|Foggy morning at Ruby Beach|
The fourth and final morning it was time to head home. After packing up our campsite, hubby and I decided to make one last trip over to Ruby Beach. It was low tide and we wanted to see what the beach looked like when it wasn't inundated with water.
|The fog made for some neat images|
The morning was extremely foggy. At first I was disappointed. But then I realized that fog makes for some cool photographic effects.
|Low tide made this sea stack accessible|
I love visiting beaches at low tide. The largest seastack was now accessible, so we walked out to its base to explore the surrounding tidepools.
|There were many colorful seastars|
I was pleased to find a large number of colorful seastars stuck to the underside of the big seastack.
There were also hundreds of slimy anemones. But if I could catch the anemones while still open, they were a lovely shade of greenish-blue.
|I loved this bright purple seastar|
I even found a seastar that was bright purple! So pretty! It was by far my favorite.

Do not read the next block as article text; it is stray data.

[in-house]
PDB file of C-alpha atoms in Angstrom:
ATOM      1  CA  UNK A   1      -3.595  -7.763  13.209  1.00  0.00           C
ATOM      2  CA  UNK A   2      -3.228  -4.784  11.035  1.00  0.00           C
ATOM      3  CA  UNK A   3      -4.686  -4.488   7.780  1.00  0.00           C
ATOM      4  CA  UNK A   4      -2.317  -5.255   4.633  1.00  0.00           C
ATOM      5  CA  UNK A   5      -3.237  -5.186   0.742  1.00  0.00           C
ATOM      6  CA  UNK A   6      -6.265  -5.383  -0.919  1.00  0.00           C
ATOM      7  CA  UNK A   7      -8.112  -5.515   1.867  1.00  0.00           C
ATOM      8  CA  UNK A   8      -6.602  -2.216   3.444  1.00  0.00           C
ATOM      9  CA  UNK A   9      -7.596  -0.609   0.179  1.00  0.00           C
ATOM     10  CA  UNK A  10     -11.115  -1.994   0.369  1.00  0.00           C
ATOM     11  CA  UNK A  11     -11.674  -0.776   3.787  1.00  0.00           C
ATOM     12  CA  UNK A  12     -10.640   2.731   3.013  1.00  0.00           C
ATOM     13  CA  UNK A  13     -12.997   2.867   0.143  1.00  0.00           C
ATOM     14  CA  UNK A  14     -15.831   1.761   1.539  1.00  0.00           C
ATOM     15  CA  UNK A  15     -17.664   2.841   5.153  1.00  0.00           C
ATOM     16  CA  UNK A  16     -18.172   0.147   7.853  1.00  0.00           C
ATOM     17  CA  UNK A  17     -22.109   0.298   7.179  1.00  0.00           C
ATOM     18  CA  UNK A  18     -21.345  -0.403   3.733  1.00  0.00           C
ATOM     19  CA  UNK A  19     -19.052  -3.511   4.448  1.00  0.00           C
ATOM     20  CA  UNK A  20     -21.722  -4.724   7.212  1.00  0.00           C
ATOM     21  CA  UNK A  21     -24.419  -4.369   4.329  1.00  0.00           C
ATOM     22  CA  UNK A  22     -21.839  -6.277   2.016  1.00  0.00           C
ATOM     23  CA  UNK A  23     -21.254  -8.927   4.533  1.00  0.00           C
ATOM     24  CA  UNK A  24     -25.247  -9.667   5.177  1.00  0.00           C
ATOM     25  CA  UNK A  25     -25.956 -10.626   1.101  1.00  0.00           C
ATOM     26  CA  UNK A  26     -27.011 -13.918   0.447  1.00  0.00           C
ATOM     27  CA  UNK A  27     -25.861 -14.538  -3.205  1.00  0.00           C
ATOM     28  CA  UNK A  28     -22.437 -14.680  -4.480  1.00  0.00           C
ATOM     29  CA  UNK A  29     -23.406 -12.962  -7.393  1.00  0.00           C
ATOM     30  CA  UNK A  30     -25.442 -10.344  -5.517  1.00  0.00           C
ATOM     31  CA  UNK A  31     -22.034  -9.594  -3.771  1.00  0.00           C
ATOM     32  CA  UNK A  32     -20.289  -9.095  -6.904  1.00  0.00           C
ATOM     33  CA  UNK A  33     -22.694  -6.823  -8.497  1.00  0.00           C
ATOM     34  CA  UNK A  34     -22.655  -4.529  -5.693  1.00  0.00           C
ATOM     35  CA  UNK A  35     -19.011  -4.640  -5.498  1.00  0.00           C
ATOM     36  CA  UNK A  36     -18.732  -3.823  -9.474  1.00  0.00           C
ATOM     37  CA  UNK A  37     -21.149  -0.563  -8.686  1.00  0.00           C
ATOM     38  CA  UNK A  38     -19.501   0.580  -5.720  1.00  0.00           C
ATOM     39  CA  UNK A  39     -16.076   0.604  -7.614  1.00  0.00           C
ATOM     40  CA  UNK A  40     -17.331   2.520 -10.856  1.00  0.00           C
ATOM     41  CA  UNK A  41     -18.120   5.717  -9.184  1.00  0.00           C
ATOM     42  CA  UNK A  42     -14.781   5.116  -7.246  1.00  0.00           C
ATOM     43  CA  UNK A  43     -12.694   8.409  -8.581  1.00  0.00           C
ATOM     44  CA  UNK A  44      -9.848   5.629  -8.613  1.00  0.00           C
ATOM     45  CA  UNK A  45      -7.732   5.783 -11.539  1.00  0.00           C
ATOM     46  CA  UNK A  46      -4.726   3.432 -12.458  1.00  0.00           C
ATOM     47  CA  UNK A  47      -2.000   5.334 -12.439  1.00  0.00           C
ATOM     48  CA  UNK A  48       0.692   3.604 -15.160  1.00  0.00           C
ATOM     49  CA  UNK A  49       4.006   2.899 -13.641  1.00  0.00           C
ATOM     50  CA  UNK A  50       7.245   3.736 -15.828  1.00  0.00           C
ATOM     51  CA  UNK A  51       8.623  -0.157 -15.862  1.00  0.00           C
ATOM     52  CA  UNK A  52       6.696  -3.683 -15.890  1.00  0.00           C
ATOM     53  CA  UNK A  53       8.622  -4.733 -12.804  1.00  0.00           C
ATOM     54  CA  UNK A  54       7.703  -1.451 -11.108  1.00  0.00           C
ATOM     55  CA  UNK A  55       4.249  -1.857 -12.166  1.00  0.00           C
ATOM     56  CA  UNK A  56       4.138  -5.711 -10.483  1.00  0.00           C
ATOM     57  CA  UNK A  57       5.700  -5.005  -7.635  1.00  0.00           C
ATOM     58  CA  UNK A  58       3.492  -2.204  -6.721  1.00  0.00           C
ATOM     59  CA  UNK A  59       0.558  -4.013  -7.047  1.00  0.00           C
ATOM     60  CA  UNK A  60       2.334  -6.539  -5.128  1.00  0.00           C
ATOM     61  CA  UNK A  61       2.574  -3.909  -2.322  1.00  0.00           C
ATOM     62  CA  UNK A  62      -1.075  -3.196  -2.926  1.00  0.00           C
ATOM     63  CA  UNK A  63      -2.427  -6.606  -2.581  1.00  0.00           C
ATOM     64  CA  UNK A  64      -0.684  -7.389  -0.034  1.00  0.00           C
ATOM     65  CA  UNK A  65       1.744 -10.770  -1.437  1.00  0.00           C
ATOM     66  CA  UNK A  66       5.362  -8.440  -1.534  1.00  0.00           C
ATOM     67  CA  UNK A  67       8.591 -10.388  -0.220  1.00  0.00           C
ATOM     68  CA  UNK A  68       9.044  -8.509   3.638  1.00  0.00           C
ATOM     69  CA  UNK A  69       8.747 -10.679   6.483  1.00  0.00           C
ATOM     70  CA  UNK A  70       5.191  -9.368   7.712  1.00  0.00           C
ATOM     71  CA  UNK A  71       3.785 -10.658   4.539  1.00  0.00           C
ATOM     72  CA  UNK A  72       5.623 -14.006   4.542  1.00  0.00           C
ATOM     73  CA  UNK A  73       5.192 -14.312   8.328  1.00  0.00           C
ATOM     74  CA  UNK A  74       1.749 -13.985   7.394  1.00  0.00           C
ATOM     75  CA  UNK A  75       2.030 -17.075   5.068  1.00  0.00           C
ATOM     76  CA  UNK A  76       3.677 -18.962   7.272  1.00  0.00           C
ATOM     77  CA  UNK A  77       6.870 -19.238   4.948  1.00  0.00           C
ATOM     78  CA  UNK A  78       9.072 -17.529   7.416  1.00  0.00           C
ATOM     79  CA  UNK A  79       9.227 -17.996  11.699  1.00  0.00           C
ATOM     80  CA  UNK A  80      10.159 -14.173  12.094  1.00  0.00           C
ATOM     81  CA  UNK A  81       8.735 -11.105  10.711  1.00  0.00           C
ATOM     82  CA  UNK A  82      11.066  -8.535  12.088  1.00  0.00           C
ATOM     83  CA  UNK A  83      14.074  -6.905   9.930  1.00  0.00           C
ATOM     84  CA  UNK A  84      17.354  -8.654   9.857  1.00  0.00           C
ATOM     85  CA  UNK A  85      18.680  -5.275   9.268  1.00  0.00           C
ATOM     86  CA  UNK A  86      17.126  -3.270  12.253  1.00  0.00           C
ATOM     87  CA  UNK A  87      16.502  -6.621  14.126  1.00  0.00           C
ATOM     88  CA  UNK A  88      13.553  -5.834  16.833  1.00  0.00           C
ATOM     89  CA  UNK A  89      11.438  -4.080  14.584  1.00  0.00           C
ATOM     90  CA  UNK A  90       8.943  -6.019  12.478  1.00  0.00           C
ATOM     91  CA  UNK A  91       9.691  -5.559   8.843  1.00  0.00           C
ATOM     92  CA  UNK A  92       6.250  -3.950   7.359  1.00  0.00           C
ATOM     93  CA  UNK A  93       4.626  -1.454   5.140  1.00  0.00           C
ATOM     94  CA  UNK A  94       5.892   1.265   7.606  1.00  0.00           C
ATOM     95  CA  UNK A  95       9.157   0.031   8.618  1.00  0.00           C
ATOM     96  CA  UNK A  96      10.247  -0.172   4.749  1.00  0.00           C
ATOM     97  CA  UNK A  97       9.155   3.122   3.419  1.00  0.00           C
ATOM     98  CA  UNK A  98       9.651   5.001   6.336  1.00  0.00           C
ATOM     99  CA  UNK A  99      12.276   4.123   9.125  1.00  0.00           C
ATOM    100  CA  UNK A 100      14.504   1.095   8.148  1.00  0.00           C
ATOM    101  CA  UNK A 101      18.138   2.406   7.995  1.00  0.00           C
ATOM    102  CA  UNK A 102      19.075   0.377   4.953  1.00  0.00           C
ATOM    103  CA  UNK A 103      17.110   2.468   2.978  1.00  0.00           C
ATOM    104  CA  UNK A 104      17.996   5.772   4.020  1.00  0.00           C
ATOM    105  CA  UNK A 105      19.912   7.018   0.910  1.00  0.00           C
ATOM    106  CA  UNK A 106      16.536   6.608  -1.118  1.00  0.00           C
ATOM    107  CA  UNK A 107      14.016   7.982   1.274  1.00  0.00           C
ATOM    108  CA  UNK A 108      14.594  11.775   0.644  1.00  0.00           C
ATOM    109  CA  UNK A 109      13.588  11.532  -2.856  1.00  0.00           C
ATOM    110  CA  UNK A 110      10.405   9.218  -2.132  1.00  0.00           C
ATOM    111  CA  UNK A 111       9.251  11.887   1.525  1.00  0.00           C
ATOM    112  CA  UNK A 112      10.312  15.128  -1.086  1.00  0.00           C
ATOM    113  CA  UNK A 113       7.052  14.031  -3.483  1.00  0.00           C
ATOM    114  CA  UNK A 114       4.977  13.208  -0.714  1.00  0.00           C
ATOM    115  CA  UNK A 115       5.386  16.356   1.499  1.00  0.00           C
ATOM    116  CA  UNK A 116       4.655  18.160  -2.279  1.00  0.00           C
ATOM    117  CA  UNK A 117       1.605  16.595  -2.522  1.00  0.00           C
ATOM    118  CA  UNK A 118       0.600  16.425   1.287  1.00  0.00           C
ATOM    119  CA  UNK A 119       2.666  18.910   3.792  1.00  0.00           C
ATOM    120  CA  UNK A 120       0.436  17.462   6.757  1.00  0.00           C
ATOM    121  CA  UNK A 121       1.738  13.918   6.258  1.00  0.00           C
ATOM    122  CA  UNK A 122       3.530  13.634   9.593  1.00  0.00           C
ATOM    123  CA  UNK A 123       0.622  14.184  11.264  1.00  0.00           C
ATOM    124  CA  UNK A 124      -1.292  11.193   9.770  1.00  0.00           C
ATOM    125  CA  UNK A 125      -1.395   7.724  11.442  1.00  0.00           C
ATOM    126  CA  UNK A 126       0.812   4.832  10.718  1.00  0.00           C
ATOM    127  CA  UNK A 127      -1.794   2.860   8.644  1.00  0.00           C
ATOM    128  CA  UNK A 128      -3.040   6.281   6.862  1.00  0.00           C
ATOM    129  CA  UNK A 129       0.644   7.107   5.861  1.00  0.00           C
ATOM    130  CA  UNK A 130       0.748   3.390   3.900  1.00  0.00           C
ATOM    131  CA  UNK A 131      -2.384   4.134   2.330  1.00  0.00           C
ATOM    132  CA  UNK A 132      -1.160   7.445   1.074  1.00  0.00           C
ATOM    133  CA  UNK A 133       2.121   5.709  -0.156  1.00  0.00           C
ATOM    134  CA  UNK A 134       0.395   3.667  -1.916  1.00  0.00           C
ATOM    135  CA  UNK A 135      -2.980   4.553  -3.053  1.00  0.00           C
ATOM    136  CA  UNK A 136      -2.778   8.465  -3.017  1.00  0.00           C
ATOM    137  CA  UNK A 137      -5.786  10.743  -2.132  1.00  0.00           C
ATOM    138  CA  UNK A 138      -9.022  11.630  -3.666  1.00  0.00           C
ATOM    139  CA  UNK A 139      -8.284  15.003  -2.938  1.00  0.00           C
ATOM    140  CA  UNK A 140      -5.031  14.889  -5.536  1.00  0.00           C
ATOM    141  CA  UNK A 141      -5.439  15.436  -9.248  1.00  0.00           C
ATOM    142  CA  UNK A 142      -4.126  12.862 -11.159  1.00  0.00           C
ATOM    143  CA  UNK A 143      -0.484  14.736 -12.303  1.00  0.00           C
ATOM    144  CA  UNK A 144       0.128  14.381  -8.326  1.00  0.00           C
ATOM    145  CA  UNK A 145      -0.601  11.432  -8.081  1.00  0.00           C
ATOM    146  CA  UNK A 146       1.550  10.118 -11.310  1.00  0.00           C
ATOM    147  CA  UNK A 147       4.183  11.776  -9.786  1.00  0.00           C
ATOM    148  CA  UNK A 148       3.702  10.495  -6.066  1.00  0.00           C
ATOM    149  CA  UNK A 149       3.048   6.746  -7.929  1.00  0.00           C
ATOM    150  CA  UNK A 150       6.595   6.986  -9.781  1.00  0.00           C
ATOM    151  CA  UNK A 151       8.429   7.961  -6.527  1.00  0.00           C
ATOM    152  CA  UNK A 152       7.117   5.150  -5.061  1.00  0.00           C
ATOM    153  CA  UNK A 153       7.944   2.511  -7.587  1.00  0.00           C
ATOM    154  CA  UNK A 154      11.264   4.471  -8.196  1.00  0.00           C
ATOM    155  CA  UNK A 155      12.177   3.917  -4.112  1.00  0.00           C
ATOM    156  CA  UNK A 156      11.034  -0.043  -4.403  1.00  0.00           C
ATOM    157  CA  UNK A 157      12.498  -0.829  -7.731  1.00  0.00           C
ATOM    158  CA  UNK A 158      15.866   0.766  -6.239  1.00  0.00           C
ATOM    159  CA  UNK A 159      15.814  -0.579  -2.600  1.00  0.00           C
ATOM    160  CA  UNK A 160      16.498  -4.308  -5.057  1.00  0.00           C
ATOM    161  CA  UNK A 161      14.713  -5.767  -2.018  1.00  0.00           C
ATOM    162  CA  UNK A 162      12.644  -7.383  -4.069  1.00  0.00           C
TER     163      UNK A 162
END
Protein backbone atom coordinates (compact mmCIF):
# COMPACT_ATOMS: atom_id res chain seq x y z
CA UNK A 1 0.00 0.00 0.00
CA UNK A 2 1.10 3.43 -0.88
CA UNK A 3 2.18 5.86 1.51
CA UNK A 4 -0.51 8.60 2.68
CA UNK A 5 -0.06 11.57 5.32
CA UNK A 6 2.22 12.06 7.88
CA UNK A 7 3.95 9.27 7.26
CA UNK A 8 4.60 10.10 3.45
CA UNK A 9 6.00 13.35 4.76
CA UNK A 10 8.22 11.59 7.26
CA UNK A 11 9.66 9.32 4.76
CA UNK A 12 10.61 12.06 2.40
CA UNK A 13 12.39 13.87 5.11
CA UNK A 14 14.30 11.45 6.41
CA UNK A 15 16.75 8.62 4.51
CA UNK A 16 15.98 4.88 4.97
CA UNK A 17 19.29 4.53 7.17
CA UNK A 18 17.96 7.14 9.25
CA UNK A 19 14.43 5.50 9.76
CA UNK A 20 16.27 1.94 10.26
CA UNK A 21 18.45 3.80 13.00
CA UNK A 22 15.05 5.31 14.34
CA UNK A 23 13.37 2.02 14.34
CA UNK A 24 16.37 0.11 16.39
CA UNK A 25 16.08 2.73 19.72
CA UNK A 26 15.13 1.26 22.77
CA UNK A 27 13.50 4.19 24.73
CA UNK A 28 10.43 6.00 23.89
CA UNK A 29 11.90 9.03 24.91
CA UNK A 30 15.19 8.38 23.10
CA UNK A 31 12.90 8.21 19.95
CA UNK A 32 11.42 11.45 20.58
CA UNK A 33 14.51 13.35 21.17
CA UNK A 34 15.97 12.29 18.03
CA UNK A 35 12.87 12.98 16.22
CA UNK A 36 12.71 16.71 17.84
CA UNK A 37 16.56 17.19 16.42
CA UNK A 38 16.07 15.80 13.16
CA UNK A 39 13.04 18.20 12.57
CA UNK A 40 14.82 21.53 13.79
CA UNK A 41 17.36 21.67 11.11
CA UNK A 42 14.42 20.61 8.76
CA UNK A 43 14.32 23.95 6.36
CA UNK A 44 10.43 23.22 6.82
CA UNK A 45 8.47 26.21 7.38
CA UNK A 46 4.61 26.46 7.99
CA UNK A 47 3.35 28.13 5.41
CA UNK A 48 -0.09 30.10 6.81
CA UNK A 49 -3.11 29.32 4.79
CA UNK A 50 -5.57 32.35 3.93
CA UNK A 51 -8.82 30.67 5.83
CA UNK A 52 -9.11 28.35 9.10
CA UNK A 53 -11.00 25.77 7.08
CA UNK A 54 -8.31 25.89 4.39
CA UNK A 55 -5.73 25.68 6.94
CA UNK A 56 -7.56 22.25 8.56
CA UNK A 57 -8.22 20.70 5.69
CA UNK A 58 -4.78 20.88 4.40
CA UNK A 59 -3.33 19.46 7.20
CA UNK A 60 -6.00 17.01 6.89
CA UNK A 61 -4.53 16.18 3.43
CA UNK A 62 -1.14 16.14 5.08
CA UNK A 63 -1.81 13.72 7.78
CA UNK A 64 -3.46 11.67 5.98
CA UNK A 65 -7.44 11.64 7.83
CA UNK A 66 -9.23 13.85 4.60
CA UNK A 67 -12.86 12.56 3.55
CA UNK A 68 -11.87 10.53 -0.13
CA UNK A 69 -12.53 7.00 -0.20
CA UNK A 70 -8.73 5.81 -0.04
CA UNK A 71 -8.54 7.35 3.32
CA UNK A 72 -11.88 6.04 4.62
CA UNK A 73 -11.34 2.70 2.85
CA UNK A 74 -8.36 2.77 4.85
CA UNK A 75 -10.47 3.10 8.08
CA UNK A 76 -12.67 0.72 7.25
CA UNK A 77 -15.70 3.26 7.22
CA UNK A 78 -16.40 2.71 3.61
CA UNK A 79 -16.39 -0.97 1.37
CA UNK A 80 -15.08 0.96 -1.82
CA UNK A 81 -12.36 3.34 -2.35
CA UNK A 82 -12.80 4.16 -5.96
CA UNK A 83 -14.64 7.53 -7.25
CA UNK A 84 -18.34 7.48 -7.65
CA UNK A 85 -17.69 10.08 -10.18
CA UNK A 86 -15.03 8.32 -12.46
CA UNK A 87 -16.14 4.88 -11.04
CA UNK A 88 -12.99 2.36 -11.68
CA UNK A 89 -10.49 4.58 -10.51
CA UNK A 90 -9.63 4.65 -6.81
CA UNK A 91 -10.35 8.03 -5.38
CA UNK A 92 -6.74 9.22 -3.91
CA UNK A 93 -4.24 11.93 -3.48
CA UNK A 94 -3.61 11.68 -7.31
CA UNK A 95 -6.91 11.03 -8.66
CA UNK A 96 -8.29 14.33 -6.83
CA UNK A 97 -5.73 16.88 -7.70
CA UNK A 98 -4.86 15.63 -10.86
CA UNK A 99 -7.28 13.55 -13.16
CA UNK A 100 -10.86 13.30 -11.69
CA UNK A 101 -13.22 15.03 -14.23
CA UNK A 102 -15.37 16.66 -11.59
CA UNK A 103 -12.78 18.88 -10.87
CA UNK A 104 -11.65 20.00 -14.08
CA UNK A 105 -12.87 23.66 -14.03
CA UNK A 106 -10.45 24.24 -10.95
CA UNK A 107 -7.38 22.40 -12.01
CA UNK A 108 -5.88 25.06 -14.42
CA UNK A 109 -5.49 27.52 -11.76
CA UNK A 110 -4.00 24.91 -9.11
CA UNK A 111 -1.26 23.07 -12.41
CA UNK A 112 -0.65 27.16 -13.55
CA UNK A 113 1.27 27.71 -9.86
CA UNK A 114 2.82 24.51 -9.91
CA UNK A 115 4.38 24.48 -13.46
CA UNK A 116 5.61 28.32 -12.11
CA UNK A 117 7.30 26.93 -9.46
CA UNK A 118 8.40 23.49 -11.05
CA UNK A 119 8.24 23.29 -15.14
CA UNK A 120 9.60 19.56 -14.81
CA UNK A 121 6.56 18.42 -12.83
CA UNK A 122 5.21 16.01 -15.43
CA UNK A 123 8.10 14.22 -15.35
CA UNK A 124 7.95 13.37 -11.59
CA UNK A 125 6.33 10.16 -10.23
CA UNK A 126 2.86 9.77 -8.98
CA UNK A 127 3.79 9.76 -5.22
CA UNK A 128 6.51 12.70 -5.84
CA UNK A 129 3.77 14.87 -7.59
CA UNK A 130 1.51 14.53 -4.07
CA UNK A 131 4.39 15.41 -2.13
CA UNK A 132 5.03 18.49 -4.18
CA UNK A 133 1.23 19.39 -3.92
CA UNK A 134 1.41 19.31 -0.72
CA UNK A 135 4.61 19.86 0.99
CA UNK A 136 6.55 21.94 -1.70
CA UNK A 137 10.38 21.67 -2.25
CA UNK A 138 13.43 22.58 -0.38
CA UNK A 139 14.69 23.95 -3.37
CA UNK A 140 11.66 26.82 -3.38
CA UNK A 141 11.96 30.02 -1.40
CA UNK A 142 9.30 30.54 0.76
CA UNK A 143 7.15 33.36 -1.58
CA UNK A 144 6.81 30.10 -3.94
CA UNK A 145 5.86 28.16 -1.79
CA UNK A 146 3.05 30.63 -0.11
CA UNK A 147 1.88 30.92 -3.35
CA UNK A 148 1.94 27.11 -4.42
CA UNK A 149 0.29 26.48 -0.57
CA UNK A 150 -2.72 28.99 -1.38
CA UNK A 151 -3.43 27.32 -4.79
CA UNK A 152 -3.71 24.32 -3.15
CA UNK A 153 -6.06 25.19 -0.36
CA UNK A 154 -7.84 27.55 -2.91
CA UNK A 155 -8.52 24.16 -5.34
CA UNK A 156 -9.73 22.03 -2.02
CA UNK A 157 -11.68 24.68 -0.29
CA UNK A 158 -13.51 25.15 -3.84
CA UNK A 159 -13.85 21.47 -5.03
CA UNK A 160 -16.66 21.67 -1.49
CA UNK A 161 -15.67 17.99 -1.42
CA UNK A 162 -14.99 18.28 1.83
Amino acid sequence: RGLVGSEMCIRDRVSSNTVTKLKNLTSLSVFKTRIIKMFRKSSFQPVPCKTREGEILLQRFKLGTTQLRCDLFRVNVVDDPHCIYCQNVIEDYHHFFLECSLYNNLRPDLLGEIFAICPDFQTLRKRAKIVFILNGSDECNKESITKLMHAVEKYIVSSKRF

|Sun rays streaming through the fog|
Hubby and I explored Ruby Beach for a couple of hours, peeping into tidepools, dodging waves, (and getting our feet absolutely soaked in the process) and admiring the sun's rays as they began to break through the fog.
|Goodbye, Ruby Beach!|
Soon it was time to bid Ruby Beach, and Olympic National Park, a fond farewell. We'd had a great weekend, discovering new places and revisiting old favorites. Watching the waves crash on the beach and capturing stunning sunsets. It had been a wonderful and well-needed getaway. Heading home with wet shoes and a camera full of stunning images, I was thankful for having such an extraordinary National Park just a short drive away.